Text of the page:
The use of a weak element that will fail in order to protect other elements in the system from damage.

a chain is only as strong as its weakest link

This suggests that the weakest link in a chain is also the least valuable and most expendable link—a liability to the system that should be reinforced, replaced, or removed. However, the weakest element in a system can be used to protect other more important elements, essentially making the weakest link one of the most important elements in the system. For example, electrical circuits are protected by fuses, which are designed to fail so that a power surge doesn’t damage the circuit. The fuse is the weakest link in the system. As such, the fuse is also the most valuable link in the system.

Applying the weakest link principle involves several steps:

  1. identify a failure condition.
  2. identify or define the weakest link in the system for that failure condition.
  3. weaken the weakest link and strengthen the other links as necessary to address the failure condition.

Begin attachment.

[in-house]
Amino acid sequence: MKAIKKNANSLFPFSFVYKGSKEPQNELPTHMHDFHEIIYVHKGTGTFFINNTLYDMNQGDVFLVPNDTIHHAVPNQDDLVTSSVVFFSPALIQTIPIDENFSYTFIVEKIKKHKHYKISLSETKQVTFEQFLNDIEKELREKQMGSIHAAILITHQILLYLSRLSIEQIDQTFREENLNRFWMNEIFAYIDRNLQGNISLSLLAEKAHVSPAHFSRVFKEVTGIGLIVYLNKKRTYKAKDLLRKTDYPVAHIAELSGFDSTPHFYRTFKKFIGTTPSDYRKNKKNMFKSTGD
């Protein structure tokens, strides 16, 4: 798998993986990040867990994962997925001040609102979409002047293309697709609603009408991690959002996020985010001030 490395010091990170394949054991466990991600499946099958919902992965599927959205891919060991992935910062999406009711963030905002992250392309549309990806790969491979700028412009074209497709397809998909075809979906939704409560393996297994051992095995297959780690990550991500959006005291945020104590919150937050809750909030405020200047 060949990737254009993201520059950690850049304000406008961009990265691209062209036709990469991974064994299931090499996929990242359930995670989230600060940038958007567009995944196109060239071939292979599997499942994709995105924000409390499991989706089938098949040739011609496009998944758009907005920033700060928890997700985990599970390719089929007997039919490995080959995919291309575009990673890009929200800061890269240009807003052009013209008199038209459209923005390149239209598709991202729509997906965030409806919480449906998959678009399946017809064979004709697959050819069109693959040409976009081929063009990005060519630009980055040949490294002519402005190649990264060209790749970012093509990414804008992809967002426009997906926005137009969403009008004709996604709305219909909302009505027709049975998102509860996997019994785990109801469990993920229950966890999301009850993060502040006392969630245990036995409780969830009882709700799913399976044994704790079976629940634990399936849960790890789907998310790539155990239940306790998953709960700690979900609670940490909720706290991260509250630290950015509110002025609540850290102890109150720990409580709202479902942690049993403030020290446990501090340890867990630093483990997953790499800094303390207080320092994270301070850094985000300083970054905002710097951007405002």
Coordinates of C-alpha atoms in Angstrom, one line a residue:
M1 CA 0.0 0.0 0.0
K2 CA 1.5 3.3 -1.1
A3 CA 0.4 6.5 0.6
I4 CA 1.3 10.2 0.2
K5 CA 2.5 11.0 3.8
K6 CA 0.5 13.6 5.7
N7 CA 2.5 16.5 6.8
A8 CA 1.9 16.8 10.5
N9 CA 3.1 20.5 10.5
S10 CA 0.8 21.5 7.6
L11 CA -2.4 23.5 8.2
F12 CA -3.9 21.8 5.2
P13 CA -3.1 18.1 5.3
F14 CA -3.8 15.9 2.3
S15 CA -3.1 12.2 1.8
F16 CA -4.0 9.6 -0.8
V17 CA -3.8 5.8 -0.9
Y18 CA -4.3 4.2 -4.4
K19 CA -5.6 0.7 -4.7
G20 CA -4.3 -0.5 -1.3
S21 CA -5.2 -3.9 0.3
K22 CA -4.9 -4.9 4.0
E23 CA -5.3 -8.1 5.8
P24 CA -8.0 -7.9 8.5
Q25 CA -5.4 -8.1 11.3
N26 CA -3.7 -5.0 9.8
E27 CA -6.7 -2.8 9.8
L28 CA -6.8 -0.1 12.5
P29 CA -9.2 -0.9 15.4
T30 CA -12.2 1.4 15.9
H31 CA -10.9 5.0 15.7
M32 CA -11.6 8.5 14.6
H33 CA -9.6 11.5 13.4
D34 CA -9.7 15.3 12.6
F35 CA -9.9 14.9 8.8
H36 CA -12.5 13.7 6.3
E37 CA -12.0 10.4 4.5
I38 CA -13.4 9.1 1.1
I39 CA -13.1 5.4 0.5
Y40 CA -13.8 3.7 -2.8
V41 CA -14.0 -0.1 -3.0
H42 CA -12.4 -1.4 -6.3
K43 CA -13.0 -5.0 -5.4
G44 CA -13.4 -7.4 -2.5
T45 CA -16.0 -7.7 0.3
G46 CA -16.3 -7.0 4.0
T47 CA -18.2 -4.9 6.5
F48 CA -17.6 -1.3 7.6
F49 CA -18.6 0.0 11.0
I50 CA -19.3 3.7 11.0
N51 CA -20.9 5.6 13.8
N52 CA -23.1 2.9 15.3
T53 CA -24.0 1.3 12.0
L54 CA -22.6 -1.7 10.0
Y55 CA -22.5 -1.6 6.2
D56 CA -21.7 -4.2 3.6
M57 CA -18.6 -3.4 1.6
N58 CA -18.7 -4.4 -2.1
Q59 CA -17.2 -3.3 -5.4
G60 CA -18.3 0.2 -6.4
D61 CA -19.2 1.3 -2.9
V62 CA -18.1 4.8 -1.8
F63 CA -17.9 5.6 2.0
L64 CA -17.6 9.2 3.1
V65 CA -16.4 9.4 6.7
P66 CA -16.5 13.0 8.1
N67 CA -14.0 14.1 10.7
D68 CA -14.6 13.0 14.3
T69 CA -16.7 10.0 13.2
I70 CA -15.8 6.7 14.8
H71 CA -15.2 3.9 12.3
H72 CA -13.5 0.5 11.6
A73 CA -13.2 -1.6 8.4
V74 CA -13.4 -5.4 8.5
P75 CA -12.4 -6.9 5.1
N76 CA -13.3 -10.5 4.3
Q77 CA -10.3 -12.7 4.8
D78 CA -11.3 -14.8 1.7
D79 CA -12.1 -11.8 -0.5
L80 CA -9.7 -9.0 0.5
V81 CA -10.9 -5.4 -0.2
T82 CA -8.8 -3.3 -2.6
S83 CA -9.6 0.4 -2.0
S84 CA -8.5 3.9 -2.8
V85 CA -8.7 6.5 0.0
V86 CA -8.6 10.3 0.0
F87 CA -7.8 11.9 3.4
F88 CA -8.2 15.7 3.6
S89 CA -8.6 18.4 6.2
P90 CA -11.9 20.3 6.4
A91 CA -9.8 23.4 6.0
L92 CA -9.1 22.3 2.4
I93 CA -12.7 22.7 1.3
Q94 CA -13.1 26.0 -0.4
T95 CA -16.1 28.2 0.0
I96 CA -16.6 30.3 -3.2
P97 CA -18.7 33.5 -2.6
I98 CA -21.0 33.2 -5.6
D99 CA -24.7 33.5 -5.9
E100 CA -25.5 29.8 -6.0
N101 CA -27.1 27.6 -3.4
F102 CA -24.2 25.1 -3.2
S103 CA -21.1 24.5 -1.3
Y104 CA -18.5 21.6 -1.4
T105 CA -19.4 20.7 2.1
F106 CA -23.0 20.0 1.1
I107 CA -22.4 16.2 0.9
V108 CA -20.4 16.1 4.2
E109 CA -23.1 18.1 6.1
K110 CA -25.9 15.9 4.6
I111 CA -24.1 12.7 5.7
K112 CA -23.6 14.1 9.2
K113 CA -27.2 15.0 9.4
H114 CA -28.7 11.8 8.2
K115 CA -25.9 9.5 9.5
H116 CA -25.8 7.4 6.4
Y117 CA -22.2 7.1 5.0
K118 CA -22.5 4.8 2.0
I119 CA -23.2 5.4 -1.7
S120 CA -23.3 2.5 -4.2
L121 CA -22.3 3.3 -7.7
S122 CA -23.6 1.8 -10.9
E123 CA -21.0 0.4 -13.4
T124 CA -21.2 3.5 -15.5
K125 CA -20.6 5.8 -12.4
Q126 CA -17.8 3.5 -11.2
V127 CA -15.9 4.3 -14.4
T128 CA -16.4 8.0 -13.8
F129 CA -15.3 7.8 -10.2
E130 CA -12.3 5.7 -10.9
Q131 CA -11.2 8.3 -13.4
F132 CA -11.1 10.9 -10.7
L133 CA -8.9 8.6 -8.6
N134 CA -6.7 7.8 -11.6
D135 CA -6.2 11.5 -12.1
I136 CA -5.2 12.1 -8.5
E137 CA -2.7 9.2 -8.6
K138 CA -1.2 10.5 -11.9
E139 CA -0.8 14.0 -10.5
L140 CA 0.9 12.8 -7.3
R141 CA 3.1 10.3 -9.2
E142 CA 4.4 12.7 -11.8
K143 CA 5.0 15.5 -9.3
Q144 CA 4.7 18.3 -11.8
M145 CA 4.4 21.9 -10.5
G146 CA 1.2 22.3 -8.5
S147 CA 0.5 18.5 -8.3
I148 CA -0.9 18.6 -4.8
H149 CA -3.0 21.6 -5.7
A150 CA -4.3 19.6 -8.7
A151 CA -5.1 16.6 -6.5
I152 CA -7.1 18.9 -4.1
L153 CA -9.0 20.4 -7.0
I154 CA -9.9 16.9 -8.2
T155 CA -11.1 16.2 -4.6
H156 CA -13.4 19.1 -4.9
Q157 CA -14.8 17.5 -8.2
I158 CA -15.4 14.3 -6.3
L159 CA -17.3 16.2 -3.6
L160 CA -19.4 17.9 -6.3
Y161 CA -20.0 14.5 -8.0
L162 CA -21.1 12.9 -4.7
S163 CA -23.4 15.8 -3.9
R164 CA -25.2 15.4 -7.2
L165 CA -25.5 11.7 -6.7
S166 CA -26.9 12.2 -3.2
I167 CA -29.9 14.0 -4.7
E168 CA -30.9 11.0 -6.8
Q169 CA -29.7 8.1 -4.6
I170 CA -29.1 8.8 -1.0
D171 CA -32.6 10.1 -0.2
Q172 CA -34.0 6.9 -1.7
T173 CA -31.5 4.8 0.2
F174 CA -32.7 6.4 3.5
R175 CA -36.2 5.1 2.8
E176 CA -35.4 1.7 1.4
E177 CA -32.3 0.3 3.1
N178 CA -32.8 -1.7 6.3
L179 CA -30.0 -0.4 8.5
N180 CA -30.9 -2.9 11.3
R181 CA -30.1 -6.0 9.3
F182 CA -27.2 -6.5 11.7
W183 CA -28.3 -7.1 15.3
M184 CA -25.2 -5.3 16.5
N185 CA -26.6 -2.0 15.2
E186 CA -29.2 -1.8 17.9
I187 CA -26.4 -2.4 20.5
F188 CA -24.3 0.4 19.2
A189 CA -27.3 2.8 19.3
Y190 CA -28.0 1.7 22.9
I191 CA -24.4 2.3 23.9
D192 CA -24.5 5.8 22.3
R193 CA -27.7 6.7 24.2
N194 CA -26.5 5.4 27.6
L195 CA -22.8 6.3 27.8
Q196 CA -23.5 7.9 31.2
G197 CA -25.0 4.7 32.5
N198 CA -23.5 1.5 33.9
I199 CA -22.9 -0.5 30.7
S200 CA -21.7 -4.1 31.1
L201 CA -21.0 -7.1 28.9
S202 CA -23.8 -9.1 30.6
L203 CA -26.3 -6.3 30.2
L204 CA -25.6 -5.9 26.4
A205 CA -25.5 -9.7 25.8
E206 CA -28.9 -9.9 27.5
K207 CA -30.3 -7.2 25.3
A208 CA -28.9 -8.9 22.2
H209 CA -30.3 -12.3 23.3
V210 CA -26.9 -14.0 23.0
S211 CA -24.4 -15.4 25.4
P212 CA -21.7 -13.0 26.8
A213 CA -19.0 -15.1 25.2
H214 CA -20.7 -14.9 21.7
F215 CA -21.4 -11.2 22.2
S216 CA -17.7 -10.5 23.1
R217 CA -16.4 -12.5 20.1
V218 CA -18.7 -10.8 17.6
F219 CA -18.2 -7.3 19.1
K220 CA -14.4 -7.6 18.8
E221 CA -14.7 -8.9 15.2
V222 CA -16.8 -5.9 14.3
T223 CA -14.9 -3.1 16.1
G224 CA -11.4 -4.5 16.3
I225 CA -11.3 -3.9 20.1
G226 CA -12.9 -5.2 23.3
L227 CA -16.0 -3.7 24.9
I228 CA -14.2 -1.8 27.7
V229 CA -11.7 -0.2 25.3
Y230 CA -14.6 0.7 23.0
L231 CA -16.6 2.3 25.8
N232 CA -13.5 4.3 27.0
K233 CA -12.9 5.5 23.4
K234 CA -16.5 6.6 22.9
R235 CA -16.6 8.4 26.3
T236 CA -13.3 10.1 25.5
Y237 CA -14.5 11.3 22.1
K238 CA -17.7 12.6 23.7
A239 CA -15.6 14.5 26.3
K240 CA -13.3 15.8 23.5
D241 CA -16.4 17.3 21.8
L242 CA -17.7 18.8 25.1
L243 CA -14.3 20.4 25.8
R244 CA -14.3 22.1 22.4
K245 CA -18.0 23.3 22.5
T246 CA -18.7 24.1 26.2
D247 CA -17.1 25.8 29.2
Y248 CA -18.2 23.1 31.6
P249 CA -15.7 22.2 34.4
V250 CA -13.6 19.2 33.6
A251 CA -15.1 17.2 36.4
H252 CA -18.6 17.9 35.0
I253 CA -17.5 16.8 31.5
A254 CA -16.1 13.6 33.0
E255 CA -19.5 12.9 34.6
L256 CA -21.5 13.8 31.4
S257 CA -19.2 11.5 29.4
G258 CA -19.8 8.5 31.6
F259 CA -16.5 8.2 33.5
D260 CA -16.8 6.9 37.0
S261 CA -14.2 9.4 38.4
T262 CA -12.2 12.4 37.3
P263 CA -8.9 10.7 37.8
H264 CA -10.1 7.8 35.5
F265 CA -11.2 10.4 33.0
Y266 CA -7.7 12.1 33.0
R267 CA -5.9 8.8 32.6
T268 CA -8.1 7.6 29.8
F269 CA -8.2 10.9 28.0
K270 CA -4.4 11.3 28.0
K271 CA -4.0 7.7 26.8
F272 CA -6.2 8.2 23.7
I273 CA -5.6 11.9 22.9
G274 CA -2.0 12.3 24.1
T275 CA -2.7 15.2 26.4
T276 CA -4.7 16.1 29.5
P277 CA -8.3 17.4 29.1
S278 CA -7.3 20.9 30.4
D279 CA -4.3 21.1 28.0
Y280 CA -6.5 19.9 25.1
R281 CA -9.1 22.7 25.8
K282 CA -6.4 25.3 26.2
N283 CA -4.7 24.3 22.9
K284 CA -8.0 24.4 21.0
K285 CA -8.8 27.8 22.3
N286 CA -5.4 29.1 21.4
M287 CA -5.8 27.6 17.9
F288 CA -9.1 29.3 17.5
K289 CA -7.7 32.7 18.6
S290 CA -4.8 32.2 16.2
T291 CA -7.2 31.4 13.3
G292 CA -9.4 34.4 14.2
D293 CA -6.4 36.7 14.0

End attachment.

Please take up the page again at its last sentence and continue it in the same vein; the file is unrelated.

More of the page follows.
4. ensure that the weakest link will only fail under the appropriate, predefined failure conditions.

The weakest link principle is limited in application to systems in which a particular failure condition affects multiple elements in the system. Systems with decentralized and disconnected elements cannot benefit from the principle since the links in the chain are not connected.

The weakest link in a system exists by design or by default—either way, it is always present. Therefore, consider the weakest link principle when designing systems in which failures affect multiple elements. Use the weakest link to shut down the system or activate other protective systems. Perform adequate testing to ensure that only specified failure conditions cause the weakest link to fail. Further, weaken the weakest element and harden other elements as needed to ensure the proper failure response.

You could find many helpful examples of using the weakest link in design, for me, the most interesting examples you could find in car designs. The question here, is this principle implementable in the digital world?

Well, I Think we already implement similar principles, but not this one. for example, when we are securing a system, there is an intended failure in many cases such as block the user or even the mac IP Address. but we show in the same time a mercy, by implementing error tolerance principles.

References:

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